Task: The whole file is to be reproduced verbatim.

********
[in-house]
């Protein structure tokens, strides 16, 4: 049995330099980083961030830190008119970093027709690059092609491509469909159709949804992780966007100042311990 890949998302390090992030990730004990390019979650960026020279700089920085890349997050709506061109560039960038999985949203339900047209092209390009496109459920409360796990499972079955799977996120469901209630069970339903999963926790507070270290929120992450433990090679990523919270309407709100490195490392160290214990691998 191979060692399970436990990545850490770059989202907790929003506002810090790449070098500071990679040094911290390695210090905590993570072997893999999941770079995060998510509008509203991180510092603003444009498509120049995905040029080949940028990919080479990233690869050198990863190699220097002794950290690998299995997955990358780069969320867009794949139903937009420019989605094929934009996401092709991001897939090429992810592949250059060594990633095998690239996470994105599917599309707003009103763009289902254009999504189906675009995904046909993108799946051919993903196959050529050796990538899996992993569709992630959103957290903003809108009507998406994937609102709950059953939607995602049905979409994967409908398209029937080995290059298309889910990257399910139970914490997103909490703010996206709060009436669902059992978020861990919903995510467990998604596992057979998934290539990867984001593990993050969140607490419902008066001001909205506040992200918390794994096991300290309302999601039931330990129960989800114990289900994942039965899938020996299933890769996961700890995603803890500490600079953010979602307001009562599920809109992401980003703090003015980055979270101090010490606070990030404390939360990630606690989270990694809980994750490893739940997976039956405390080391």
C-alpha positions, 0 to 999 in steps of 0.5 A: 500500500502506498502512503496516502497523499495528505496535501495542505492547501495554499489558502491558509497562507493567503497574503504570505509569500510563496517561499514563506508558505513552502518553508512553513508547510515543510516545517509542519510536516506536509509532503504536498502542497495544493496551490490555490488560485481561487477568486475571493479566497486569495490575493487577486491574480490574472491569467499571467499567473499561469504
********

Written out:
[in-house]
């Protein structure tokens, strides 16, 4: 049995330099980083961030830190008119970093027709690059092609491509469909159709949804992780966007100042311990 890949998302390090992030990730004990390019979650960026020279700089920085890349997050709506061109560039960038999985949203339900047209092209390009496109459920409360796990499972079955799977996120469901209630069970339903999963926790507070270290929120992450433990090679990523919270309407709100490195490392160290214990691998 191979060692399970436990990545850490770059989202907790929003506002810090790449070098500071990679040094911290390695210090905590993570072997893999999941770079995060998510509008509203991180510092603003444009498509120049995905040029080949940028990919080479990233690869050198990863190699220097002794950290690998299995997955990358780069969320867009794949139903937009420019989605094929934009996401092709991001897939090429992810592949250059060594990633095998690239996470994105599917599309707003009103763009289902254009999504189906675009995904046909993108799946051919993903196959050529050796990538899996992993569709992630959103957290903003809108009507998406994937609102709950059953939607995602049905979409994967409908398209029937080995290059298309889910990257399910139970914490997103909490703010996206709060009436669902059992978020861990919903995510467990998604596992057979998934290539990867984001593990993050969140607490419902008066001001909205506040992200918390794994096991300290309302999601039931330990129960989800114990289900994942039965899938020996299933890769996961700890995603803890500490600079953010979602307001009562599920809109992401980003703090003015980055979270101090010490606070990030404390939360990630606690989270990694809980994750490893739940997976039956405390080391």
C-alpha positions, 0 to 999 in steps of 0.5 A: 500500500502506498502512503496516502497523499495528505496535501495542505492547501495554499489558502491558509497562507493567503497574503504570505509569500510563496517561499514563506508558505513552502518553508512553513508547510515543510516545517509542519510536516506536509509532503504536498502542497495544493496551490490555490488560485481561487477568486475571493479566497486569495490575493487577486491574480490574472491569467499571467499567473499561469504